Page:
11. L. Matthews et al.: Reactome knowledgebase of human biological pathways and processes. Nucleic Acids Res. 2009 Jan; 37:D619–22.
  12. M. Ashburner et al.: Gene ontology: tool for the unification of biology. The Gene Ontology Consortium. Nat Genet. 2000 May; 25(1):25–9.
  13. S. Hunter et al.: InterPro: the integrative protein signature database. Nucleic Acids Res. 2009; 37:D224–228.
  14. C.F. Schaefer et al.: PID: The Pathway Interaction Database. Nucleic Acids Res. 2009; 37, D674–9.
  15. U. Grepl & R. Mauritz: RealTime ready – Function Tested qPCR Assays based on the Universal ProbeLibrary technology. Biochemica 2009 No.4.
  16. K.D. Pruit et al.: NCBI Reference Sequences: current status, policy and new initiatives; Nucleic Acids Res. 2009 Jan; 37:D32–6.
  18. assembly/grc/index.shtml
  19. E.S. Lander et al.: Initial sequencing and analysis of the human genome; Nature 2001. 409, 860–921.
  20. K. Hadas et al.: Alternative splicing and evolution: diversification, exon definition and function; Nature Reviews Genetics. May 2010 11, 345–355.
  21. E.V. Kriventseva et al.: Increase of functional diversity by alternative splicing; Trends in Genetics. 2003. Volume 19, Issue 3.
  22. S. Rozen & H.J. Skaletsky: Primer3 on the WWW for general users and for biologist programmers. Bioinformatics Methods and Protocols: Methods in Molecular Biology. Totowa, NJ , Humana Press; 2000. pp. 365–386.
  23. T. Koressaar & M. Remm: Enhancements and modifications of primer design program Primer3. Bioinformatics. 2007; 23:1289–1291. doi: 10.1093/bioinformatics/ btm091.
  24. UPL Assay Design Center:
  25. Universal Probe Library Special Interest Site: index.js
  26. P. Mouritzen et al.: The ProbeLibrary™ – Expression profiling 99% of all human genes using only 90 dual-labeled real-time PCR Probes. Biotechniques 2004 37:492–495.
  27. R. Mauritz et al.: Universal ProbeLibrary Set: one Transcriptome – One Kit. Biochemica 2005 No.2.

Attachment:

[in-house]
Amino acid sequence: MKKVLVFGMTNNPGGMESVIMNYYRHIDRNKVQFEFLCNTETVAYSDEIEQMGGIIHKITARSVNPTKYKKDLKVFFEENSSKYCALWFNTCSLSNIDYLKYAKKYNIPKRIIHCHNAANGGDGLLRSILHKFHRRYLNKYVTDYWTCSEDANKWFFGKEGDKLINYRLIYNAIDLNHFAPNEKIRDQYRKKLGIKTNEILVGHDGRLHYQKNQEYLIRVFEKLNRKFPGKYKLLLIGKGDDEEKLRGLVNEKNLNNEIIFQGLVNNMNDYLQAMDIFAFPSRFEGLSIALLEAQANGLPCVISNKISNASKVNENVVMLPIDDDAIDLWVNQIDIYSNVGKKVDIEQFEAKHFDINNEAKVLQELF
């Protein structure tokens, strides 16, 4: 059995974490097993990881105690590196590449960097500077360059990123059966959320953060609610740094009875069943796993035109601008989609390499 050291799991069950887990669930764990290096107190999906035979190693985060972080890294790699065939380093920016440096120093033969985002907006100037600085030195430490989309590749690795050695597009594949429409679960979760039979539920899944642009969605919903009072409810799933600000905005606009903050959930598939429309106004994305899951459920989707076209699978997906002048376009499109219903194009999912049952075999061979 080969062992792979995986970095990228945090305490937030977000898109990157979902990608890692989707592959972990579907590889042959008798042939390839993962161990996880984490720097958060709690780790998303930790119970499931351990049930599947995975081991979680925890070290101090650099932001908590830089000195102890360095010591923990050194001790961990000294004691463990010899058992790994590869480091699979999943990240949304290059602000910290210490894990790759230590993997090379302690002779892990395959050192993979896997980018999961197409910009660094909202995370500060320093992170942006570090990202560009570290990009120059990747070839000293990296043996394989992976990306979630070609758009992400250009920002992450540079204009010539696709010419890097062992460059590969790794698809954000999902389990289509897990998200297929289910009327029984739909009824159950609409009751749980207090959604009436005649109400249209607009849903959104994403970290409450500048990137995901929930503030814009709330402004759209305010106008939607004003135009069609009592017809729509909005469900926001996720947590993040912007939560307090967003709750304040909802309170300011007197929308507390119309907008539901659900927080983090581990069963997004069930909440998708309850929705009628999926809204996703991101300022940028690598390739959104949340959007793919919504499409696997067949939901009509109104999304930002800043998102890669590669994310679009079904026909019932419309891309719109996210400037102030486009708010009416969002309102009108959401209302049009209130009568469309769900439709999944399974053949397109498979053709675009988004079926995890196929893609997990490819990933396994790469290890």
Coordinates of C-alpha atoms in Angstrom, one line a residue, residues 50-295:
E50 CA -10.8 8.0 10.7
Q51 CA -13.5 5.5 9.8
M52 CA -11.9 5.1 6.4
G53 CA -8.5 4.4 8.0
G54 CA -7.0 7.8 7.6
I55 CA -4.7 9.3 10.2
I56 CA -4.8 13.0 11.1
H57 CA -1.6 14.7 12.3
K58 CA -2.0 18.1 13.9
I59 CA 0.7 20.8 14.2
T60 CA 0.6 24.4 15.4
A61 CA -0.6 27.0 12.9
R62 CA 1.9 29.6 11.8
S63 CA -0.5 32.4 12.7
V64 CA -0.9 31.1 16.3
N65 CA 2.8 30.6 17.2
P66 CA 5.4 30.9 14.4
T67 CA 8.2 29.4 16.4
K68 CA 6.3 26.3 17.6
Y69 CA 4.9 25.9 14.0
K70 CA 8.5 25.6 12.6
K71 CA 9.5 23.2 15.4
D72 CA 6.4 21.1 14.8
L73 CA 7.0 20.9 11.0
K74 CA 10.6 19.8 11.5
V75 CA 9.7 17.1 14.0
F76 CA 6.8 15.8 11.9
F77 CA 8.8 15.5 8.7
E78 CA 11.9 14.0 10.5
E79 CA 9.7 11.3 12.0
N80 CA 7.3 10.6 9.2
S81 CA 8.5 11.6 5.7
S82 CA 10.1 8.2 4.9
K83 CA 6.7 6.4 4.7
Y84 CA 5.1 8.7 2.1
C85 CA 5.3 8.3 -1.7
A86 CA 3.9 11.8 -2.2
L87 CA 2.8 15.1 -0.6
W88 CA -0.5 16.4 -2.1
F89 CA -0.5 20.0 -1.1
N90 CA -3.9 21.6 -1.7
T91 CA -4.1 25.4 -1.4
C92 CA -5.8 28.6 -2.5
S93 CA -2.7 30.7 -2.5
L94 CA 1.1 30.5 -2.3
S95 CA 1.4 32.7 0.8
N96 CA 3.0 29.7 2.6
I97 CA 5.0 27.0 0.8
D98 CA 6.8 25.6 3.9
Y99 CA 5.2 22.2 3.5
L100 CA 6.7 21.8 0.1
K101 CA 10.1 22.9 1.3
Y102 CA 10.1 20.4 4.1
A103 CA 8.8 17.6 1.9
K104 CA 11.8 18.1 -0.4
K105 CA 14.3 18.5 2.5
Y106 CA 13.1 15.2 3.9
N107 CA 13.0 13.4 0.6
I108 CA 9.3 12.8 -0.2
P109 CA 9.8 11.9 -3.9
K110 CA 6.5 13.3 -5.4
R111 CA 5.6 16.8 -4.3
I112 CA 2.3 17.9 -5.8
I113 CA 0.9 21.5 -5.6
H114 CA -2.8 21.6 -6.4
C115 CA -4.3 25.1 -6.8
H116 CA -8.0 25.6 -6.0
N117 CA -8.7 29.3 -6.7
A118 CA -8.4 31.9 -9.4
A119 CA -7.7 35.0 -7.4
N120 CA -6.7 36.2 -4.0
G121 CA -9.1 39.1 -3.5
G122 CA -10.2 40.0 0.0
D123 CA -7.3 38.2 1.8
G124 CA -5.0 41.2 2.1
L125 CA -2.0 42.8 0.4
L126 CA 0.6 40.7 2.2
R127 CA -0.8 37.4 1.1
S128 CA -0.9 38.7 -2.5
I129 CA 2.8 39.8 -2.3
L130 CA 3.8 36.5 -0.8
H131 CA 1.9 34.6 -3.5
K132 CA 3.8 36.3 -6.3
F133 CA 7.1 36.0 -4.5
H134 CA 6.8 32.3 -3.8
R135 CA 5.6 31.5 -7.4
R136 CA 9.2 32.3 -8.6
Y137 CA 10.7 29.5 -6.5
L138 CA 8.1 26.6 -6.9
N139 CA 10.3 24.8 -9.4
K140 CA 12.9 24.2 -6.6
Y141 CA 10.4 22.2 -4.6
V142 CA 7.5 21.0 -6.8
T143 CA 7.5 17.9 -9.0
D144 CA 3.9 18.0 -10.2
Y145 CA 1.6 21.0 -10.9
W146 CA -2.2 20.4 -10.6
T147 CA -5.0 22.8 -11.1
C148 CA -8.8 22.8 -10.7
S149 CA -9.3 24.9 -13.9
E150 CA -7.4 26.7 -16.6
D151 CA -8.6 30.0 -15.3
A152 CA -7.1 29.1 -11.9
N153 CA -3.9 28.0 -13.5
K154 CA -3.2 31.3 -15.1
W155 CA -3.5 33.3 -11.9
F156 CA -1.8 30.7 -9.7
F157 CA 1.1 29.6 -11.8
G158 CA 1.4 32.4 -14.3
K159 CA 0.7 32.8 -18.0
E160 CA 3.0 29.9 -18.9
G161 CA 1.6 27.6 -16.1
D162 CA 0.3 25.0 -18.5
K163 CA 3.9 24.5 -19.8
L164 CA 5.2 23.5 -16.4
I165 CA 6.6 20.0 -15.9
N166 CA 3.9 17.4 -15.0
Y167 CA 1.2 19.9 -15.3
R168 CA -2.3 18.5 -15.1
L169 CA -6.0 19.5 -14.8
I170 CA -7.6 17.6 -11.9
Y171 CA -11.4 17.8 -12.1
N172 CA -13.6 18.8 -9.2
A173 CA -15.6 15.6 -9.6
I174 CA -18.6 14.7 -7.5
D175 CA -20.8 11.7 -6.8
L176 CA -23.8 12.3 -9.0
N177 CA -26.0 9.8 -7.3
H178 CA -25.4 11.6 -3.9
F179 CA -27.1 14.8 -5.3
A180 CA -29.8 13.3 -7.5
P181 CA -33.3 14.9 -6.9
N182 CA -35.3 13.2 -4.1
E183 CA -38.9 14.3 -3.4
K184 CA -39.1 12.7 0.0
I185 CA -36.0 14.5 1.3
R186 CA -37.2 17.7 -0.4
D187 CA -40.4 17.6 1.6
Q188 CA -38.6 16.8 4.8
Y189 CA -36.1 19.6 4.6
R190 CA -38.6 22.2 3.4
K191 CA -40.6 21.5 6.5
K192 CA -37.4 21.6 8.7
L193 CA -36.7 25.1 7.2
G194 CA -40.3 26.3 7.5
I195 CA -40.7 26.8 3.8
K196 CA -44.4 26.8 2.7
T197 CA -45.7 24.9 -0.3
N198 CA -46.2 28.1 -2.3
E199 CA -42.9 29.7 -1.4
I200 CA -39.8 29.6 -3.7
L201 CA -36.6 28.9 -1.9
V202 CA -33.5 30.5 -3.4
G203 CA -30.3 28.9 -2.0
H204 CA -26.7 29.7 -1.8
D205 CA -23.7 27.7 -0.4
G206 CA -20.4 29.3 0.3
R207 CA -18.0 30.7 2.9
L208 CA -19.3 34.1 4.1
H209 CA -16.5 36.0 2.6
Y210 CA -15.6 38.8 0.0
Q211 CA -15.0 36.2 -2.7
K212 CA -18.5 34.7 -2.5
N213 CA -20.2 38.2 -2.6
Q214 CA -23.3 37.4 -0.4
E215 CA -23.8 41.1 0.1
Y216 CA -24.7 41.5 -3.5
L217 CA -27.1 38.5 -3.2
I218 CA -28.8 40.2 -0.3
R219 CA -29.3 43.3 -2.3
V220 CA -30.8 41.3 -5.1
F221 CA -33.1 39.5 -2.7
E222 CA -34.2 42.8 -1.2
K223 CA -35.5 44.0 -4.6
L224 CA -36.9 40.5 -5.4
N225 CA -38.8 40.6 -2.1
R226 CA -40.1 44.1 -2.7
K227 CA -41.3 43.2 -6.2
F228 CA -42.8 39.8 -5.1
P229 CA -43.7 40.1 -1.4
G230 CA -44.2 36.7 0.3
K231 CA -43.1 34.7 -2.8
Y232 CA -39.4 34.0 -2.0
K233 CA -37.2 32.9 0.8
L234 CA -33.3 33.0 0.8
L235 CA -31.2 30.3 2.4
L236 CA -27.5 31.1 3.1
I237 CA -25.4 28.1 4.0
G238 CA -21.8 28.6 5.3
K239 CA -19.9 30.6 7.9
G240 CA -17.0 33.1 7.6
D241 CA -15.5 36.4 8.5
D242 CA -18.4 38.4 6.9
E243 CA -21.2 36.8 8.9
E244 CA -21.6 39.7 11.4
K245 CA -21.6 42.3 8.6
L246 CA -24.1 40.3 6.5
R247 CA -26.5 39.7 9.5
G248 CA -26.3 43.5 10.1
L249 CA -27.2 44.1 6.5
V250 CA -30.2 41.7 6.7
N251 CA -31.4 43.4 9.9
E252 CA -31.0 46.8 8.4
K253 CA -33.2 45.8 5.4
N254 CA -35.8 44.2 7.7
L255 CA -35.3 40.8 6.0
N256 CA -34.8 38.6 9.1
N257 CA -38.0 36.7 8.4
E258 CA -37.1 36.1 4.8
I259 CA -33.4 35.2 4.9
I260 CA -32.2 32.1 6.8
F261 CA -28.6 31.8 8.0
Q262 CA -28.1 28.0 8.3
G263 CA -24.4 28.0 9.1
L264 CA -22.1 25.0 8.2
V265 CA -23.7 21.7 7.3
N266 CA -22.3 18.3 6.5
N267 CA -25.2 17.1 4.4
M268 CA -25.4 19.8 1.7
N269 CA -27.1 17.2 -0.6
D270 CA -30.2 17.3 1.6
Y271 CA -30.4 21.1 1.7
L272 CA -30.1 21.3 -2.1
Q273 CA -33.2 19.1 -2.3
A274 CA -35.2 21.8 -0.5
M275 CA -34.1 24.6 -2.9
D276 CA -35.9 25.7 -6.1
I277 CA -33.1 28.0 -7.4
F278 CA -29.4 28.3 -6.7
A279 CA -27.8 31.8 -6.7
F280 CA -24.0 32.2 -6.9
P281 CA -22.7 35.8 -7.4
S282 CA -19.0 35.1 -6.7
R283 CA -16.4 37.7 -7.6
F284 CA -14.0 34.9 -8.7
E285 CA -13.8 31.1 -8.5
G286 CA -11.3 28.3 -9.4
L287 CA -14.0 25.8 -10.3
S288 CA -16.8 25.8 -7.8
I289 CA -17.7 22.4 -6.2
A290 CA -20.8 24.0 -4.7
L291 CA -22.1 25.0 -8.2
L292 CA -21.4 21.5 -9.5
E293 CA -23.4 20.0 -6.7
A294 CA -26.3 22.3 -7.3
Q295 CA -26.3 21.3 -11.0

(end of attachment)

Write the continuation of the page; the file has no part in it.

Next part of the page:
28. P. Mouritzen et al.: ProbeLibrary: A new method for faster design and execution of quantitative real-time PCR. Nature Methods 2005 Vol.2 No.4.
  29. A.A. Koshkin et al.: LNA (locked nucleic acids). Synthesis of the adenine, cytosine, guanine, 5-methylcytosine, thymine, and uracil bicyclonucleoside monomers, oligomerisation and unprecedented nucleic acid recognition. Tetrahedon 1998 54, 3607–3630.
  30. P. Mouritzen et al.: Single Nucleotide polymorphism genotyping using locked nucleic acid (LNA). Exprt Rev. Mol. Diagn. 2003 3(1), 27–38.
  31. A. Sakurai et al.: On biased distribution of introns in various eukaryotes. Gene Volume 300, Issues 1–2, 30 October 2002, 89–95.
  32. C. Paska et al.: Effect of formalin, acetone, and RNAlater fixatives on tissue preservation and different size amplicons by real-time PCR from paraffin-embedded tissue. Diagn Mol Pathol 2004. 13:234–240.
  33. E.A. Takano et al.: A multiplex endpoint RT-PCR assay for quality assessment of RNA extracted from formalin-fixed paraffin-embedded tissues; BMC Biotechnol. 2010, 10: 89.
  34. S.F. Altschul et al.: Basic local alignment search tool. J. Mol. Biol. 1990; 215:403–410.
  35. Universal ProbeLibrary, Guide to Successful PCR Assays: docs/universal_probelibrary.pdf

For life science research only.
Not for use in diagnostic procedures.

Exiqon, LNA, ProbeFinder and ProbeLibrary are registered trademarks of Exiqon A/S, Vedbaek, Denmark.
Other brands or product names are trademarks of their respective holders.

Facts, background information, dossiers
  • Assay Designs
  • Intron
  • PCR
  • Agilent Technologies
  • University of California
  • National Center for…
  • RT-qPCR
  • RT-qPCR assays
  • cDNA
  • qPCR
  • qPCR assays
  • Universal ProbeLibrary
  • Ensembl
  • locked nucleic acid
  • PCR primers
  • Entrez Gene